36 of 38 people found the following review helpful
A book to savour Sept. 15 2006
By Suzanne Spector - Published on Amazon.com
Format: Paperback
One of many great things about this book is that it seems to have been designed to be read in little snippets. I find that I am reading 5-10 pages, then cogitating on them for a few days, and then continuing to read.

The author is very honest and refreshing. She tells of her near blissful joy at seeing her young childrens' smiling faces when she picks them up at childcare at the end of the day. Then tells how, at times, her mindset is replaced a few hours later by thoughts of the "I just can't take this mind-numbing drudgery and redundancy of entertaining preschool children for another minute!" variety. If we are honest, we've all harbored those thoughts at one time or another.

On every page, you get the sense that the author is a very real person who can relate to both the best and the stressed in us all.
40 of 46 people found the following review helpful
Thank You Sarah Napthali... Nov. 13 2006
By Krista - Published on Amazon.com
Format: Paperback Verified Purchase
...for writing this book. There is so much wisdom condensed into its pages. I've highlighted and Post-It tagged so much of this book because there is so much of it I want to remember, so much of it by which I want to live. I've been able to apply some of the techniques in my day-to-day life with my 23 month old daughter and it has been very helpful. I highly recommend this book to any mother or father, or really anyone who wants to better deal with negative emotions, moodiness and stress and be more kind.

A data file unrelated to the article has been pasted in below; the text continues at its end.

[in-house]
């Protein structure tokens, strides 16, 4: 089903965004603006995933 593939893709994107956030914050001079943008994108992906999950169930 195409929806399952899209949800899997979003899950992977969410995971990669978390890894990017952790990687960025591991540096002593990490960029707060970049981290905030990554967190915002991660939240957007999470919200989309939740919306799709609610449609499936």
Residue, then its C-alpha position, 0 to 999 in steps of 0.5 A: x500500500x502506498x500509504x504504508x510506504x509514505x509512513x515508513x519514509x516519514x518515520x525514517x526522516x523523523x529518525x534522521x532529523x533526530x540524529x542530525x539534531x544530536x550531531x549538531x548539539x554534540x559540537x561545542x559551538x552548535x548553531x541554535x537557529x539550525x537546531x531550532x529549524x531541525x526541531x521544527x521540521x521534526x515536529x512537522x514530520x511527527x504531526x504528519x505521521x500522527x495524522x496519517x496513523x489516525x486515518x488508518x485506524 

13 of 13 people found the following review helpful
Essential reading for Moms Feb. 6 2008
By Julia Flyte - Published on Amazon.com
Format: Paperback
I am not a Buddhist, although there is much about the religion that I think can help us in everyday life. I picked up this book more for the tips on parenting than to learn more about Buddhism. For this reason I only skimmed through the initial and final chapters which are more about Buddhism, and concentrated on the segments in the middle.

What I particularly like about this book is that is very upfront about how difficult and lonely parenting can sometimes feel. Sarah Napthali (and the other women whom she quotes) are very frank about the times when they've been angry with their children or partners, when they've felt depressed or anxious or when they just fail to enjoy parenting as much as they'd like to. It's clear that being a Buddhist doesn't mean that you never feel these difficult emotions, just that you work on not giving in to them. Because this book is written in such an unjudgemental and empathetic way, I found it very inspiring. I think this should be required reading for every mother!

My only critique really is that the book is too topline. Although Napthali does give a handy list of techniques to help you parent in a more calm way, I found that some of them were more headlines than how to-s. The book also includes a chapters on topics like concerns about ageing and relationships with your partner and while these were interesting I would have preferred her to spend more time on parenting issues.

Nevertheless, it's a fabulous book to keep on your bedside table. I liked to read a few pages and reflect back at the end of the day.
15 of 16 people found the following review helpful
Liked it, didn't love it Nov. 15 2009
By MichClay - Published on Amazon.com
Format: Paperback Verified Purchase
I really admire and like the author's brutal honesty about her experiences with motherhood: the anger, the impatience, the expectations, etc...She was so honest and didn't sugarcoat/glaze things over to look better that I couldn't help but remark over and over how "real" she was. I know many women can relate to the emotions and the sometimes out of control emotions we can experience and I liked that it was being stated outright. I particularly liked the chapter on Anger and the author's explanation/comments on karma. The second half of the book seemed repetitive of what had already been said throughout and seemed to drag a bit. I appreciate the book, but found only the first half very helpful. The rest, again, seemed overstated, repetitive, and a bit forgettable. Overall, a good read for mothers though.